UPDATED: MAR 18, 2009 ’Strong pale ale’, 500ml bottle. Grapefruity hop nose. Like the blurb says, a full-flavoured brew. But on this evidence, one overwhelmed by its intensely bitter hoppiness. What am I whinging about?? I’ve just over chilled it. Plenty of mellowing caramel and rose coming through as it warms. But still not the greatest beer (or even ’pale ale’ or bitter) in the world I once thought it was (3.2) (Re-rate, 01/02/08) 3.2 ????Think I was having a tastebud malfunction. Stingingly dry and bitter, juicily citrussy, throbbing with hops. Green, lemony, sulphurous aroma. Shades of Church (End). Tomato leaf fresh as it warms. Intense character and balance from a filtered, pasteurised bottle. Tastes like it’s just been pulled at source. And don’t even mention that freshbread malty aftertaste. Bitter, complex, simple and sweet. If I rated based on enjoyment alone, this would be a straight 5. Beautiful bottled English beer 8484 4.1 UPDATE Redder amber than I remember it with a pillowy dimpled head. Strikingly pilsner-like coniferous hop, hay and honeyed malt aroma at first (chilled bottle), developing more and more Burton and sweaty Goldings as it heats. Celery, egg and ganja. Plenty of fresh hop character, spuce, chalk and lingering fresh bread maltiness...pretty pungent dry hops to finish, even 2K+beers in. Herbal and a touch soapy with just an occasional hint of metal that lets it down. Not quite the revelation it was last time, but an enjoyable and balanced beer retaining some of the character of its cask counterpart. And, unexpectedly (and probably part due to the filtering process), a pretty good example of what a pilsner should smell/taste/feel like. Lean, simple and good. 377314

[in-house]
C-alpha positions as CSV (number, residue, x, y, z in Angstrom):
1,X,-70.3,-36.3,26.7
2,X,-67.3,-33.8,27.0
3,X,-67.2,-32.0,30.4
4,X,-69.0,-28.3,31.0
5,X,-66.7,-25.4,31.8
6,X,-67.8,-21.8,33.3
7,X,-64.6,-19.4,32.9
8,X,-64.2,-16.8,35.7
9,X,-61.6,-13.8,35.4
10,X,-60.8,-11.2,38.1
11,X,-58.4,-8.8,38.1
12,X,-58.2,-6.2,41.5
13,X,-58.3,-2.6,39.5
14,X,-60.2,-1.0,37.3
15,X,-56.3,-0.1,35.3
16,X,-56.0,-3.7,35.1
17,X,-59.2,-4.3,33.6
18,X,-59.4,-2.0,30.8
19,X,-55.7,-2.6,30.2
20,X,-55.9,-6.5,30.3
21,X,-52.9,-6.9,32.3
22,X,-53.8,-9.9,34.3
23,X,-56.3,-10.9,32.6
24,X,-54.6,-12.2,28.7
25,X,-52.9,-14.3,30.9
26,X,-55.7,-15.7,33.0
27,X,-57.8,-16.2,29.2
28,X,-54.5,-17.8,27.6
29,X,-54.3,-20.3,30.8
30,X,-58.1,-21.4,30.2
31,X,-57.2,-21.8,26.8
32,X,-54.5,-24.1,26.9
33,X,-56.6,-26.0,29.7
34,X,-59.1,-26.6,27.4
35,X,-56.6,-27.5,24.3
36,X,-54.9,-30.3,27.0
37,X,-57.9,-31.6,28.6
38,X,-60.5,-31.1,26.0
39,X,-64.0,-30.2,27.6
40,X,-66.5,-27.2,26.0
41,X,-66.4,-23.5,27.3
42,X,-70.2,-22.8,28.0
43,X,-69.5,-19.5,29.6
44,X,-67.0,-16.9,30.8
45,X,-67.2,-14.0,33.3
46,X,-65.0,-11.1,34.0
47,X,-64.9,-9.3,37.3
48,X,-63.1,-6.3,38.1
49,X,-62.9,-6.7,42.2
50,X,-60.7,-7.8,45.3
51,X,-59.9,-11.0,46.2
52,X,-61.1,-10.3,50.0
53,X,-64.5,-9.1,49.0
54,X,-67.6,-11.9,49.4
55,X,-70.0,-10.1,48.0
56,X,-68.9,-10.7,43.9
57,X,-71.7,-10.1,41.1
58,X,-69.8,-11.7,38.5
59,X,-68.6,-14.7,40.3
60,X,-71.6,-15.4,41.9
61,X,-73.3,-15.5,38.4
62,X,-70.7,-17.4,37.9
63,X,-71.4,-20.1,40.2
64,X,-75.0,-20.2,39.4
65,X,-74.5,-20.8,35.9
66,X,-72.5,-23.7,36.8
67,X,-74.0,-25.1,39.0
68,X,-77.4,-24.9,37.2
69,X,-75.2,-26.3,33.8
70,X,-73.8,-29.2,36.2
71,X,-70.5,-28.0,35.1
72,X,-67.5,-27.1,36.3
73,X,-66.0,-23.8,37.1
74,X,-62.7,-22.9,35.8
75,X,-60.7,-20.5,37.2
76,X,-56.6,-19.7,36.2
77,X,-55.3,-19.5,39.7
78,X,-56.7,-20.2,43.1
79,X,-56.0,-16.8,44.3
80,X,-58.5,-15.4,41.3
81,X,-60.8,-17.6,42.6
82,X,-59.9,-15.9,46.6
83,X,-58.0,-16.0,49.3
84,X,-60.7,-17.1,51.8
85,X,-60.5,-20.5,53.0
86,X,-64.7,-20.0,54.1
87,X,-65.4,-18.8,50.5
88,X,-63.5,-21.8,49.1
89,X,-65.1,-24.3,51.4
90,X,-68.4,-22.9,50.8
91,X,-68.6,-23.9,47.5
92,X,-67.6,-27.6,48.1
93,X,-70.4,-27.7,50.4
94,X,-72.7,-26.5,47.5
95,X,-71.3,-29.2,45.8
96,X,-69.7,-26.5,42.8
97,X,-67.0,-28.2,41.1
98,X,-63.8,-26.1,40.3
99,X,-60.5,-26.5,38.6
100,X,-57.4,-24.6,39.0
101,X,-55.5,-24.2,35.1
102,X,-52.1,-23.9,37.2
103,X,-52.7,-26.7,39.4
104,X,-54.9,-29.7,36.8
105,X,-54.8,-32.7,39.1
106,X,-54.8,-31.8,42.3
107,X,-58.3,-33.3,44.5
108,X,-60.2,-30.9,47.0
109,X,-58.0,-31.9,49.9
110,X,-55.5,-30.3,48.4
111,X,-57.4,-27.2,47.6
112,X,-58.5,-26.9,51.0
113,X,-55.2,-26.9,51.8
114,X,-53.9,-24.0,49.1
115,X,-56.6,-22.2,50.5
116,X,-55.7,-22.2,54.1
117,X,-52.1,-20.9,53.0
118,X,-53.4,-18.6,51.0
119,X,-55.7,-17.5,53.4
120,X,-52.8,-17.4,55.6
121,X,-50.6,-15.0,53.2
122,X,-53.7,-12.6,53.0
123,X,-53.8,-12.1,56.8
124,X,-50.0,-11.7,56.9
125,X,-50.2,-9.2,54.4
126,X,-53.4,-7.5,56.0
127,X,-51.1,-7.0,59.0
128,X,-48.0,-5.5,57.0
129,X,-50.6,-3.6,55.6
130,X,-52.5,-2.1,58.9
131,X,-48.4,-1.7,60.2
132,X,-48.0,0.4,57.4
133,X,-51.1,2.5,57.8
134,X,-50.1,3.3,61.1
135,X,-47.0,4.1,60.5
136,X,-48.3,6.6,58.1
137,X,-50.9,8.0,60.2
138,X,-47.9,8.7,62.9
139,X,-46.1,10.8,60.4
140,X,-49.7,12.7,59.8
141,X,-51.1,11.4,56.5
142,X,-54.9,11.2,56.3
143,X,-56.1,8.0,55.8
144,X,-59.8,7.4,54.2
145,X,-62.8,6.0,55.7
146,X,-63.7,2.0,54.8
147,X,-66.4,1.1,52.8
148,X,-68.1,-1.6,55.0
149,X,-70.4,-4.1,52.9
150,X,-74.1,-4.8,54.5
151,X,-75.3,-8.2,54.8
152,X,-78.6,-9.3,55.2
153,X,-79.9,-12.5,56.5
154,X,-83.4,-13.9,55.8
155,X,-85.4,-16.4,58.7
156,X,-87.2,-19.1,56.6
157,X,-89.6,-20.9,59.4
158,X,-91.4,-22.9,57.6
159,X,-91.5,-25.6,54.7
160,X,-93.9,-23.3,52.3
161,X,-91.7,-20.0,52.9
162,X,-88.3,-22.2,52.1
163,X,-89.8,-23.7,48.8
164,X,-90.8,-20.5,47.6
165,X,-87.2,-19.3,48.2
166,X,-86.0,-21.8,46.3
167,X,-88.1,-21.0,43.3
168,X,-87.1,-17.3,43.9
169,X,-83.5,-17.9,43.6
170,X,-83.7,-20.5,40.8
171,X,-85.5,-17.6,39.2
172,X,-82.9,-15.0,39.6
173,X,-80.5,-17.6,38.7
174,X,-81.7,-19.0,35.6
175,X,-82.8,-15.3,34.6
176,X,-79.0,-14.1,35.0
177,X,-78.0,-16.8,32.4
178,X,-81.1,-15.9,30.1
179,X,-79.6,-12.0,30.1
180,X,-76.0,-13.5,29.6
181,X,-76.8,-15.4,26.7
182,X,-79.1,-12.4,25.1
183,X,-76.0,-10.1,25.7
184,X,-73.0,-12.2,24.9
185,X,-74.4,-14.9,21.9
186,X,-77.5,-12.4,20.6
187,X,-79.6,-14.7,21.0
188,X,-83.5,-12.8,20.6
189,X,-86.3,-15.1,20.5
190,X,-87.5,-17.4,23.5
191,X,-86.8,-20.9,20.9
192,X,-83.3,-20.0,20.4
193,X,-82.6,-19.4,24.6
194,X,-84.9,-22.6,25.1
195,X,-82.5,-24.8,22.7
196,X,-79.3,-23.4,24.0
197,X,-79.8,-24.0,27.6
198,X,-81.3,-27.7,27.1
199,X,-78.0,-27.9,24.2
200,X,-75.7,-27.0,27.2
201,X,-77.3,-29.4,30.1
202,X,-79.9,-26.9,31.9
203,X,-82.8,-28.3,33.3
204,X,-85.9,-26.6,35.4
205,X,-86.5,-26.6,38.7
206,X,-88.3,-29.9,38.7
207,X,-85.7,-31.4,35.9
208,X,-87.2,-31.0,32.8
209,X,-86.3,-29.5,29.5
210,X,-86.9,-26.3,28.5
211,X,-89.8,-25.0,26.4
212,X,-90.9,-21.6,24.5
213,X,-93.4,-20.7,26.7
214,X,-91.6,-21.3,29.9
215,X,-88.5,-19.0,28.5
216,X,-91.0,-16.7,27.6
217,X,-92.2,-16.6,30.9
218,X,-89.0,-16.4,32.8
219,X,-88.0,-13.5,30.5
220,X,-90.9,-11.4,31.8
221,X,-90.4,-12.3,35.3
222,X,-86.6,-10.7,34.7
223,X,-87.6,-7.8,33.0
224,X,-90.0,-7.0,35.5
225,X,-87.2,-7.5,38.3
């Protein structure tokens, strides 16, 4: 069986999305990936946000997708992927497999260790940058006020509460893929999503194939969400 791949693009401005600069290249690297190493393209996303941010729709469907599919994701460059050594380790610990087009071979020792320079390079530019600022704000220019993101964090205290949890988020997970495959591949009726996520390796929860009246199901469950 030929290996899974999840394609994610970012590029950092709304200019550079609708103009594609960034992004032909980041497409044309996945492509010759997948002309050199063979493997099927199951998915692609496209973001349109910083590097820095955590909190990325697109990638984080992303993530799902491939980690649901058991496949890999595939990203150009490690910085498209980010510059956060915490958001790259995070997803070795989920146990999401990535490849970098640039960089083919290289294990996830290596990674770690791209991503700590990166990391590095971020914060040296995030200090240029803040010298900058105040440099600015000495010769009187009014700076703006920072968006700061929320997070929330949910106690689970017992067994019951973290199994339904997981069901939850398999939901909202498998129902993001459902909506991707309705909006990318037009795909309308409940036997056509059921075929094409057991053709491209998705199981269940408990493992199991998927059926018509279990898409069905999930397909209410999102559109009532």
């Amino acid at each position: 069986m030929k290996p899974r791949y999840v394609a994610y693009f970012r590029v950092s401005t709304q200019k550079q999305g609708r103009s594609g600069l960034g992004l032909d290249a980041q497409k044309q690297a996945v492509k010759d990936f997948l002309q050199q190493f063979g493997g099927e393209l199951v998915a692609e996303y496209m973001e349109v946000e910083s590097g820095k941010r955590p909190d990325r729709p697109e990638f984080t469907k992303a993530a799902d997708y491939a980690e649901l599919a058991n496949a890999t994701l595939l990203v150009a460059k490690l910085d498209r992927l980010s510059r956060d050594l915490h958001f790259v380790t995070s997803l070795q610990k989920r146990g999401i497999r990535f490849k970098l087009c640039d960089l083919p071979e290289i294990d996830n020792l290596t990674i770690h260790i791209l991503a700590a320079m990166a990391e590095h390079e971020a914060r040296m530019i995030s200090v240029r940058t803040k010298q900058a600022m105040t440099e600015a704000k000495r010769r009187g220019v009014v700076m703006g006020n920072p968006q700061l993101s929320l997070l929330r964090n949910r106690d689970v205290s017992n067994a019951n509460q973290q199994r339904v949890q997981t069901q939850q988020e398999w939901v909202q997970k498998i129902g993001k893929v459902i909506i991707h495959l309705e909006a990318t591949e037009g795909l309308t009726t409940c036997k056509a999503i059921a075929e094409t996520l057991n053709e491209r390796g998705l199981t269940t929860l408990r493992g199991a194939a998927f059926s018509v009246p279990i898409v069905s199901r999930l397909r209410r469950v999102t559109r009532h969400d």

AROMA 8/10   APPEARANCE 3/5   TASTE 8/10   PALATE 4/5   OVERALL 16/20